A perfect day. Weather spectacular, walk not as grueling as expected, and Fowey is a charming charming little village—still a working port—with historic buildings and tiny lanes winding up and down next to the quay. Not many pics along the way as it is fairly redundant as far as photography goes.
Yesterday at breakfast we decide to spend the morning in Truro. We'll meet Susanne at the new cottage this afternoon. We know we need to do some grocery shopping and there's a M&S in Truro, plus the city is famous for its "ancient, cobbled and narrow streets with a range of stunning architecture featuring Gothic and Georgian styles", plus there are lots of little shops. What more could you want from a day trip? We learn from our server at the inn that in the UK a "city" means it has a cathedral. Never knew.
After a four-hour train ride we putz around Charlestown, a beautifully preserved Georgian port. It started out as a small fishing harbor and was eventually built up to export copper from nearby mines and import coal. When the coal mining industry fell, the port was used to transport china clay. The long basin, which enabled larger sailing ships to safely moor and unload cargo, was cut from solid bedrock. As the china clay industry grew, merchants started setting up workshops for curing pilchard, burning lime, making rope and bricks, and shipbuilding.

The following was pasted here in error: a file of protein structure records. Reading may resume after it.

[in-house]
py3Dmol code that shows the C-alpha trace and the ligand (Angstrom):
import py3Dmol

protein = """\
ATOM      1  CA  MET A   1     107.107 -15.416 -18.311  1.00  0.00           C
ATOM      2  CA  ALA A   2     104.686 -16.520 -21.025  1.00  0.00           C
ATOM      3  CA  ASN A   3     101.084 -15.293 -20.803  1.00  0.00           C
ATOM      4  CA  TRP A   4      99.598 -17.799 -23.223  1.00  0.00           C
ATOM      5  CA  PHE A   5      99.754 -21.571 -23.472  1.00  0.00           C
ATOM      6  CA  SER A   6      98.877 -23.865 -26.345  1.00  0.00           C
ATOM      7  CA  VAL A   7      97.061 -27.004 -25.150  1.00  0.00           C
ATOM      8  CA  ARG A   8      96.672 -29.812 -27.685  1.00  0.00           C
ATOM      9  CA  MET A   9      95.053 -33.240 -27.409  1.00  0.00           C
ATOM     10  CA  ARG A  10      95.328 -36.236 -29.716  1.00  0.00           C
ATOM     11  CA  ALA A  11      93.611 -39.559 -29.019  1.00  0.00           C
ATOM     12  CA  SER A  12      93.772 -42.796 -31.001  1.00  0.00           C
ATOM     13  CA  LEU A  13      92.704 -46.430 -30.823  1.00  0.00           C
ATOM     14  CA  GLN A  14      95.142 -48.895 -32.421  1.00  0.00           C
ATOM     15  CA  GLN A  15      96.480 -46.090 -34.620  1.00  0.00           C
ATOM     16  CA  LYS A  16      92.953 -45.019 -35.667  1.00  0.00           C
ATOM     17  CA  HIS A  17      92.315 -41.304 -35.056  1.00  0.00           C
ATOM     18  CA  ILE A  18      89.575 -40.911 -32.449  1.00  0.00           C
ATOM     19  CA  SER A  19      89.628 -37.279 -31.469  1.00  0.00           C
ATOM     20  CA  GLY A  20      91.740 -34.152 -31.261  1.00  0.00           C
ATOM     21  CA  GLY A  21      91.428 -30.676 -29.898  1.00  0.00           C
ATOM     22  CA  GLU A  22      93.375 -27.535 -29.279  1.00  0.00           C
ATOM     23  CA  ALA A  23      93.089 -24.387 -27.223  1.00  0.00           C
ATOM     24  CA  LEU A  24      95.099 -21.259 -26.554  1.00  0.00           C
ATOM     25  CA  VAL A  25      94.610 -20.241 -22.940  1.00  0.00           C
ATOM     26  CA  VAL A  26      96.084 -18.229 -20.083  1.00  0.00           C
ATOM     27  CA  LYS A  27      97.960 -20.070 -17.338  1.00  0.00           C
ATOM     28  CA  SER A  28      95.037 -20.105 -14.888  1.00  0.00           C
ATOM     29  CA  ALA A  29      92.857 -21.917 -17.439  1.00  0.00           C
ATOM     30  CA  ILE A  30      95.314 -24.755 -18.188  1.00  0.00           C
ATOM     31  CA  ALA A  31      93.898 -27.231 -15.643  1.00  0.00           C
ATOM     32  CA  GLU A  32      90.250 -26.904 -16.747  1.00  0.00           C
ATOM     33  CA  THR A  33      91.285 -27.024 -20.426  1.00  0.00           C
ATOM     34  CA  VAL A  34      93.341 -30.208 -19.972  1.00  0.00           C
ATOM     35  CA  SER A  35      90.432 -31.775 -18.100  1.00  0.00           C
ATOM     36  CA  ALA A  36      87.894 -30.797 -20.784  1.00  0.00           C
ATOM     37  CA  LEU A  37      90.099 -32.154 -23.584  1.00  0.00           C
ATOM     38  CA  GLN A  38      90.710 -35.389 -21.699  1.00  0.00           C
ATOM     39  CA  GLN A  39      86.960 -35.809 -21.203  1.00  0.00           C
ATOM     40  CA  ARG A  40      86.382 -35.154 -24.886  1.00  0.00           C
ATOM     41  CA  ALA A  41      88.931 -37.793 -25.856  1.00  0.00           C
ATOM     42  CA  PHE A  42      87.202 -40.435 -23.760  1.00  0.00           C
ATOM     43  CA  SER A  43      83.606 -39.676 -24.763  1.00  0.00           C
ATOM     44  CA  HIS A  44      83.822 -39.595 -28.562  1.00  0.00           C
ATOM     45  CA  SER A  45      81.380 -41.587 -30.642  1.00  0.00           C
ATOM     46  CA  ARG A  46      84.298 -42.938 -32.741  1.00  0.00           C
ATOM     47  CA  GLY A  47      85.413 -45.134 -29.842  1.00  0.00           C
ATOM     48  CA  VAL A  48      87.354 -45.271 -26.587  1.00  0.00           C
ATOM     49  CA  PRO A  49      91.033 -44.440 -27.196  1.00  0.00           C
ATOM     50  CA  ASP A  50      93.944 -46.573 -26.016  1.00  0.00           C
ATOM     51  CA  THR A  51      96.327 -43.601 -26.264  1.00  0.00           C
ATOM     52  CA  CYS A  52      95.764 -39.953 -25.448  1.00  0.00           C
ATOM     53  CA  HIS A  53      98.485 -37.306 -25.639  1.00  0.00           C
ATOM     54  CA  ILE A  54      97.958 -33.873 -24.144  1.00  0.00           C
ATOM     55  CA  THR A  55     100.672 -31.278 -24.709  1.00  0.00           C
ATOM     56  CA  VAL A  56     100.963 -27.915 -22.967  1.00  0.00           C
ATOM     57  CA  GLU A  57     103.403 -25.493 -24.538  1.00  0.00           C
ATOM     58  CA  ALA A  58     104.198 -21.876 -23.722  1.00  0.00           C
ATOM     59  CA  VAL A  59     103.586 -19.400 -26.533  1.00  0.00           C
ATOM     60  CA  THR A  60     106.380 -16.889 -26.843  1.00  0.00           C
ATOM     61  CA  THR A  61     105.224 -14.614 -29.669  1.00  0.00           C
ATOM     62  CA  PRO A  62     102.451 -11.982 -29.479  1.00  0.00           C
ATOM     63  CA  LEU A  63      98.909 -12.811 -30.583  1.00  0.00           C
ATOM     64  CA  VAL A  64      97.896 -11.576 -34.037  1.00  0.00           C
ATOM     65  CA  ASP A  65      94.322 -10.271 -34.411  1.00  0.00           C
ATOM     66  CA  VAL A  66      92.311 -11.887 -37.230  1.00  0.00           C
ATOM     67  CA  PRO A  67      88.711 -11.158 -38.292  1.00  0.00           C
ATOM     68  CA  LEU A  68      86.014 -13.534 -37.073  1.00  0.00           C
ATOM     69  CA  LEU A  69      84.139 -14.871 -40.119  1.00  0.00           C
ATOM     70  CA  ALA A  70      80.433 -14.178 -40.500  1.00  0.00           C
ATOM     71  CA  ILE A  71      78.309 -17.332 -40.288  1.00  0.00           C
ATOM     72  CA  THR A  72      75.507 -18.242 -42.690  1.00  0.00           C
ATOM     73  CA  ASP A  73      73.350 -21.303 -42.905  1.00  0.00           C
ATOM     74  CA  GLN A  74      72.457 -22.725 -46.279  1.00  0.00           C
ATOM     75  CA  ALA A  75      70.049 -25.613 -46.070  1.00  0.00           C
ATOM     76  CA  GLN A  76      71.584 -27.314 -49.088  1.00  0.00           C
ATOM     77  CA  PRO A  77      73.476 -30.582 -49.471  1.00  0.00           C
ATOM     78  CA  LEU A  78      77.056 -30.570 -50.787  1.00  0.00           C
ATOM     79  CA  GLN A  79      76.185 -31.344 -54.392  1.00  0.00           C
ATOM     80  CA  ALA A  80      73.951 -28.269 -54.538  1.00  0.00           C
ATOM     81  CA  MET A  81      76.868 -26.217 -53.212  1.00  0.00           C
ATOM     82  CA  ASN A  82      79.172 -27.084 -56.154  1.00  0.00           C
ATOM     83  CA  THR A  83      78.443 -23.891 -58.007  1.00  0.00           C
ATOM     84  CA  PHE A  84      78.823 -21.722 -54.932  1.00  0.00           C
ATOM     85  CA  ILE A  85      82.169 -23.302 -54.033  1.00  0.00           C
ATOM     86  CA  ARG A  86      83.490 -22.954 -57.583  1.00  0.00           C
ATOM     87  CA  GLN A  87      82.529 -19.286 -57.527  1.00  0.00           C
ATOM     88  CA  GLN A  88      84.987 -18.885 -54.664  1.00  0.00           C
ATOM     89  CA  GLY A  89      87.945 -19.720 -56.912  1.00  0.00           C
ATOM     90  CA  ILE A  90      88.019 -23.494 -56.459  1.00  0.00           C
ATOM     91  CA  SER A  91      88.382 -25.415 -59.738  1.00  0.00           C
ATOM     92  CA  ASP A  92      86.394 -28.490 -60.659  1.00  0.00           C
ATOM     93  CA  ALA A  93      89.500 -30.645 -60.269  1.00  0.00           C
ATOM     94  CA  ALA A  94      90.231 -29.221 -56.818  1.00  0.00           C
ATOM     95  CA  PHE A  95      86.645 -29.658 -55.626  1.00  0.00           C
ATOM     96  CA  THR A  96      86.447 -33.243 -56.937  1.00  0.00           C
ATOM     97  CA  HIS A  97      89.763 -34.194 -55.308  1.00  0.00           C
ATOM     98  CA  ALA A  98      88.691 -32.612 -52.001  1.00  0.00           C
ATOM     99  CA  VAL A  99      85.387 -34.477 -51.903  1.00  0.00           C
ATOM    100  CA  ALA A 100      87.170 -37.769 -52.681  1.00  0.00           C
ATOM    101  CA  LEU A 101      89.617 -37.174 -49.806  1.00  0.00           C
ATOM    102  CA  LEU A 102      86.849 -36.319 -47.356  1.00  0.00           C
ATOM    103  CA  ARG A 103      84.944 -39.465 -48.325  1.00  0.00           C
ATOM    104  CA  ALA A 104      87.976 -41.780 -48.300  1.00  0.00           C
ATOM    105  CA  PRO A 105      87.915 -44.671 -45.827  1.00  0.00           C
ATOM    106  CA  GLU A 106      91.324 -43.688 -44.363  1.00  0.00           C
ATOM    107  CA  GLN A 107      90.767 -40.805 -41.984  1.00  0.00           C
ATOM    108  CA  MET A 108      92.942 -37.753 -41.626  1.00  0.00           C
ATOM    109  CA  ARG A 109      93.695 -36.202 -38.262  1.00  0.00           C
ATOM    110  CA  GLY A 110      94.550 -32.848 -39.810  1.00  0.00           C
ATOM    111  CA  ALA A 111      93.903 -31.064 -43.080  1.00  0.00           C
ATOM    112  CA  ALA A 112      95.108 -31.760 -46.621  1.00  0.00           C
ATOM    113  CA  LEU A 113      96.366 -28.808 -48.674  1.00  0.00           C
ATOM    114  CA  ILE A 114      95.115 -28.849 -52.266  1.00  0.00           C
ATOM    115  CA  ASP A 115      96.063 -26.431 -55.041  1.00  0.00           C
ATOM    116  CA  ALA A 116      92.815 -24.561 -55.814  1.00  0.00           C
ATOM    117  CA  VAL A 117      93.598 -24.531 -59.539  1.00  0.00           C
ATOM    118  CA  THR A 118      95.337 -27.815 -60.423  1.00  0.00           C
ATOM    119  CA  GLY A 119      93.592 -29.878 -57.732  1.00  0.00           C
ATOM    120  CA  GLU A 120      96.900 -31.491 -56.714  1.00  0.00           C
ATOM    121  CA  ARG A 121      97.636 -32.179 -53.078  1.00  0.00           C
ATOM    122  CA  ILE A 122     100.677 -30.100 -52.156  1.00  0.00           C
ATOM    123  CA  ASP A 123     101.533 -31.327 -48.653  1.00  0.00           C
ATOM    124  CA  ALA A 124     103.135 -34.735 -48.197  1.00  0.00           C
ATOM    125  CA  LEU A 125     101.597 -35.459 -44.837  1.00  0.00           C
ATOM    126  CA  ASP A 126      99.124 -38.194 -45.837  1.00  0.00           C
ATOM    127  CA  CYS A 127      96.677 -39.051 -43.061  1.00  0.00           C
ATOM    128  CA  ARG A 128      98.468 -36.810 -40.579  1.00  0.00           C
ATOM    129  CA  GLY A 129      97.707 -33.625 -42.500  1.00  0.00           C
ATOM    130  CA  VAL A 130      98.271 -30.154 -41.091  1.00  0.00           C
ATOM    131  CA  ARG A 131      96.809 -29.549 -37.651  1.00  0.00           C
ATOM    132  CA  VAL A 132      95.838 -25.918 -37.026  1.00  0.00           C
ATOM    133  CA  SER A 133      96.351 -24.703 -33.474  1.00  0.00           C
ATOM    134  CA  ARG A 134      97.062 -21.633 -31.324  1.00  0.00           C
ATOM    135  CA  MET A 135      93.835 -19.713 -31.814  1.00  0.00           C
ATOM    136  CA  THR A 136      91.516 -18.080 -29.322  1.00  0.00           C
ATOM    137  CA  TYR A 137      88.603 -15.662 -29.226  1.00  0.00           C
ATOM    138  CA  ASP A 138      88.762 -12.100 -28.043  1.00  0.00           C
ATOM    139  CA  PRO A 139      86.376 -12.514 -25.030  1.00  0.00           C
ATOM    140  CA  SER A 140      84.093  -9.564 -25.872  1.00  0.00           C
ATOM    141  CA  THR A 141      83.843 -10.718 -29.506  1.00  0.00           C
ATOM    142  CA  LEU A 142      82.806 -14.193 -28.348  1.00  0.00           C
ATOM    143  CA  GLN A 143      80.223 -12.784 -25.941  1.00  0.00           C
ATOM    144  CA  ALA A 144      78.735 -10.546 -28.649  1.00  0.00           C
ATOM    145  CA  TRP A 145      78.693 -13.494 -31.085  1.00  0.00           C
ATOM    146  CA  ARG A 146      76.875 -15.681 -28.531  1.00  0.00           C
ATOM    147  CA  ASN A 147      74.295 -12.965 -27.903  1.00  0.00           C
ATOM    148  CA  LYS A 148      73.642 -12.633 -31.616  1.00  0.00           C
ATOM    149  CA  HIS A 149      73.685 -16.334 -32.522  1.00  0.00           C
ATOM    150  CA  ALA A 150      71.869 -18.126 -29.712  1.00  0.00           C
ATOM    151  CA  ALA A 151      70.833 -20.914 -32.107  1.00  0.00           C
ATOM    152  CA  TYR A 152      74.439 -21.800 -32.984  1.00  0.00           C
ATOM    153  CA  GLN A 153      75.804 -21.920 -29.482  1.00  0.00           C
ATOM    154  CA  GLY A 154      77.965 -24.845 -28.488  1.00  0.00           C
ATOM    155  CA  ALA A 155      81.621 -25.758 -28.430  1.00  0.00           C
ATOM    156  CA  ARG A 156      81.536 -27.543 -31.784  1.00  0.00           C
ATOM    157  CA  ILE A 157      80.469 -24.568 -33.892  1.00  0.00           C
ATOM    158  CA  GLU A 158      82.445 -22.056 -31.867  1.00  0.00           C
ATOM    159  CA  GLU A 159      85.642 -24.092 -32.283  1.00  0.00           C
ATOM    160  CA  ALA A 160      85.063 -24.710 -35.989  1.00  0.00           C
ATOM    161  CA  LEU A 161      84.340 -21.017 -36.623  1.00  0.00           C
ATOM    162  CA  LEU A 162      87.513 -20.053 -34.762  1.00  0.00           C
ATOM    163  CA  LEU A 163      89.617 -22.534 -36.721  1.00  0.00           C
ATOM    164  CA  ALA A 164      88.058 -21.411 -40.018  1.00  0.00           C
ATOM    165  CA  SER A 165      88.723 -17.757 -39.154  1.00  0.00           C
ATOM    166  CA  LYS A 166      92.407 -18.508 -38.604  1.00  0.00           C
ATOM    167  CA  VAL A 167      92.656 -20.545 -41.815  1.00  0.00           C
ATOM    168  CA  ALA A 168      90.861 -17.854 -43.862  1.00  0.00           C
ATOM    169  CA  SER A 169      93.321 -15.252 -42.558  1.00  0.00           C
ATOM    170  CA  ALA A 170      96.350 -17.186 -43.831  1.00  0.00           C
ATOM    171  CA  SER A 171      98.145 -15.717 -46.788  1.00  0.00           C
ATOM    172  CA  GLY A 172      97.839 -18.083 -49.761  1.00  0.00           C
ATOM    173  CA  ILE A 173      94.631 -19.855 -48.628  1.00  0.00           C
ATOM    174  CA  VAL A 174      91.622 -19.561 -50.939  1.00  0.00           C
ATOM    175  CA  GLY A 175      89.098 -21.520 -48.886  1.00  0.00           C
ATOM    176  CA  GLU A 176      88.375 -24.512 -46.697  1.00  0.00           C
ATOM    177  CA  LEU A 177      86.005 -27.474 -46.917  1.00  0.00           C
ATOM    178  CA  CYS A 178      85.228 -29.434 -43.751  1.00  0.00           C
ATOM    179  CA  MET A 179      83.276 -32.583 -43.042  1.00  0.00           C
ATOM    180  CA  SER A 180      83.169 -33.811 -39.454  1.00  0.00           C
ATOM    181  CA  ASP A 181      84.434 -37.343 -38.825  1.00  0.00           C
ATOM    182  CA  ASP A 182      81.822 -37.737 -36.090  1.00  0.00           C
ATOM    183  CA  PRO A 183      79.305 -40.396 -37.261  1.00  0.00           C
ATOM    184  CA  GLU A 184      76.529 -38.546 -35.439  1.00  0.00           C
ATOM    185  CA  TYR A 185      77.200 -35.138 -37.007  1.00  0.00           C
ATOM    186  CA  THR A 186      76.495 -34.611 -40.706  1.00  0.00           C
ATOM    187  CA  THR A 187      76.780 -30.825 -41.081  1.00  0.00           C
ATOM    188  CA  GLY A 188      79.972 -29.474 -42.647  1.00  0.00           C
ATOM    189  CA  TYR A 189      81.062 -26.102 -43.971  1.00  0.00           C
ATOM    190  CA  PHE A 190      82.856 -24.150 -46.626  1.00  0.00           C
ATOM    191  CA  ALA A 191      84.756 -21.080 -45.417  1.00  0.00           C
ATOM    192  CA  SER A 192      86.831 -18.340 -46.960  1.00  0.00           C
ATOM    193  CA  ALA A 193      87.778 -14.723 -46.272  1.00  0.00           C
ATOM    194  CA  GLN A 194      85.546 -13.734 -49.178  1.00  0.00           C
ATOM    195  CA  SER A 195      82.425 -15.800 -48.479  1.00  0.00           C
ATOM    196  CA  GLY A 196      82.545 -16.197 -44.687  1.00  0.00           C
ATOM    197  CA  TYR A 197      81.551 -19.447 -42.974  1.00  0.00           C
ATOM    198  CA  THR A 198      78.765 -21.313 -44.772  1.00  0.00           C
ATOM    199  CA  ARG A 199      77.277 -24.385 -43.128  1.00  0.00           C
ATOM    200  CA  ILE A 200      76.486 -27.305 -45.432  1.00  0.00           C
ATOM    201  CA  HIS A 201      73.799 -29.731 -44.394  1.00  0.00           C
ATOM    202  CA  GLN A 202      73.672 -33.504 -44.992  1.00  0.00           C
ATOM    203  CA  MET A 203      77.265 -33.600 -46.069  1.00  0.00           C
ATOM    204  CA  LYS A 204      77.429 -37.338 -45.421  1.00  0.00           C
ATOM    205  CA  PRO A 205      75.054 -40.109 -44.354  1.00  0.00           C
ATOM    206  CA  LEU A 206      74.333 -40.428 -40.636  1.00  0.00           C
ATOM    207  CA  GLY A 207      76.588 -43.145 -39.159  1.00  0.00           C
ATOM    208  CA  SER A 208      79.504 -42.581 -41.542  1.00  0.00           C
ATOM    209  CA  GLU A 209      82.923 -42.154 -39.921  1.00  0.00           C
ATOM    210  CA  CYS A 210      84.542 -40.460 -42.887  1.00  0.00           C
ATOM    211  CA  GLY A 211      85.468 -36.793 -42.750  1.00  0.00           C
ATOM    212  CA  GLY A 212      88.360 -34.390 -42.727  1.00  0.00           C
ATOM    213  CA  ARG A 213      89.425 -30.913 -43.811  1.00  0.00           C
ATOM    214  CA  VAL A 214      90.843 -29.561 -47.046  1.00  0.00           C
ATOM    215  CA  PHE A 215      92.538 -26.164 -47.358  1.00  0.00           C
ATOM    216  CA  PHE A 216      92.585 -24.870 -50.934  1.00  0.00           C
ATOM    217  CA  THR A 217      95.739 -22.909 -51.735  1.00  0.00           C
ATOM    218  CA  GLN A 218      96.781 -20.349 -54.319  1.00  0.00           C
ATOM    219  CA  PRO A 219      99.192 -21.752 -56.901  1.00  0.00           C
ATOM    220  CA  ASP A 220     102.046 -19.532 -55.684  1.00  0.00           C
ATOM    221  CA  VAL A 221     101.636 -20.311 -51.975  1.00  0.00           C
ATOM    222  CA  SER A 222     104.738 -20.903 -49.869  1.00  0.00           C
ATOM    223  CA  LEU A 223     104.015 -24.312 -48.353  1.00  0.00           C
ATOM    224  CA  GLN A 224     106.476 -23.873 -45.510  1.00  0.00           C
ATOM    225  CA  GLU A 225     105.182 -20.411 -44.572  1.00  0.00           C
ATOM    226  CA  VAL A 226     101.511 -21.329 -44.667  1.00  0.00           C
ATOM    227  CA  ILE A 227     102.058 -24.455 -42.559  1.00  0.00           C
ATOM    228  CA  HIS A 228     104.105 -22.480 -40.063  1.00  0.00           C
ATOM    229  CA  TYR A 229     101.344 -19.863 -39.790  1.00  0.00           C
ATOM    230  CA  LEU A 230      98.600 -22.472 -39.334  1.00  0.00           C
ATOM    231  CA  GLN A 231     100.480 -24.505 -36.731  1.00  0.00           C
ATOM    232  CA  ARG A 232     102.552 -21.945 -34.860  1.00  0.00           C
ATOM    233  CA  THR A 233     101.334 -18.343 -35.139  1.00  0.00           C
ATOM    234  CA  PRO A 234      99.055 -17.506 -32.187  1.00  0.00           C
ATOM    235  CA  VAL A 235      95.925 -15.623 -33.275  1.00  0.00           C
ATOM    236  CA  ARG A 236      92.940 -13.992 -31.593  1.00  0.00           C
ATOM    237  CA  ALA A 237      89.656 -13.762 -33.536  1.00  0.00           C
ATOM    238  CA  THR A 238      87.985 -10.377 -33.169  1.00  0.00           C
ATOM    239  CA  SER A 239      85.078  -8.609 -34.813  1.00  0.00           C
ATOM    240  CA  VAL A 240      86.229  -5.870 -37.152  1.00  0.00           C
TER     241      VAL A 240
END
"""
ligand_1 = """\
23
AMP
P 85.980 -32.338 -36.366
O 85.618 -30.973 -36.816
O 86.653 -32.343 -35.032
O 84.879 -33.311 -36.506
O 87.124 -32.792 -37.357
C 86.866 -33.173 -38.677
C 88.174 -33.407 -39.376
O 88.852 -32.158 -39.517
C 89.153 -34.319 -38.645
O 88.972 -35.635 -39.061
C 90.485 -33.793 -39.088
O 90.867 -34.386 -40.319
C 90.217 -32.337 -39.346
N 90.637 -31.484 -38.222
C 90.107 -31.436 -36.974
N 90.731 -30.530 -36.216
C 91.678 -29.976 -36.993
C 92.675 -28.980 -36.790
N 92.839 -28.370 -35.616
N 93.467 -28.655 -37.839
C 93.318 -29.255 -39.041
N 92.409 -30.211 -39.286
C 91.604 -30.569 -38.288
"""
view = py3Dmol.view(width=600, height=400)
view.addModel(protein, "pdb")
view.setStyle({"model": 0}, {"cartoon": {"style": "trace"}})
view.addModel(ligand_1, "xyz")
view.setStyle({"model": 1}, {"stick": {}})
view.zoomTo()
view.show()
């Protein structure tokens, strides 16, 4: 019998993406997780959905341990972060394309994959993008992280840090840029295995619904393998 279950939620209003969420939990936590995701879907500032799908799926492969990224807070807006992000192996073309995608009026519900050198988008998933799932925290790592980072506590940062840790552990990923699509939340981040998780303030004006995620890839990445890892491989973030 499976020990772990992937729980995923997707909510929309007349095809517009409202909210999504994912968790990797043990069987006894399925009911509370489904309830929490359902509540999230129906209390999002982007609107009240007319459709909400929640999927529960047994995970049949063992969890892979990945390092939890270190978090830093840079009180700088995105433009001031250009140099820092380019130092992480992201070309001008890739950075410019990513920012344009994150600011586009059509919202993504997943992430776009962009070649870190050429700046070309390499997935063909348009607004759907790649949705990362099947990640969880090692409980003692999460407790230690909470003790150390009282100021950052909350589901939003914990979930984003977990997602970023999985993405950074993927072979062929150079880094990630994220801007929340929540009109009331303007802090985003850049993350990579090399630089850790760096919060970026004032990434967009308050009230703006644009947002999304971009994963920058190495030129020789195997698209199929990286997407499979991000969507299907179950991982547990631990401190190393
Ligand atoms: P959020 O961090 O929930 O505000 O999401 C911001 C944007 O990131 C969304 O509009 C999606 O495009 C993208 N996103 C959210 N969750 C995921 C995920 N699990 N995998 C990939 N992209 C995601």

What a day, what a day. In the middle of the night I woke and thought no way can I walk again tomorrow. Every part of my legs hurt. In the morning though, we decide to go for it even though it's raining and promising to continue all day. After a huge breakfast, we take an early bus to Lynton thinking we can pick up sandwiches for lunch somewhere but nothing is open except a tiny grocery store. We find bread and peanut butter and consider ourselves lucky.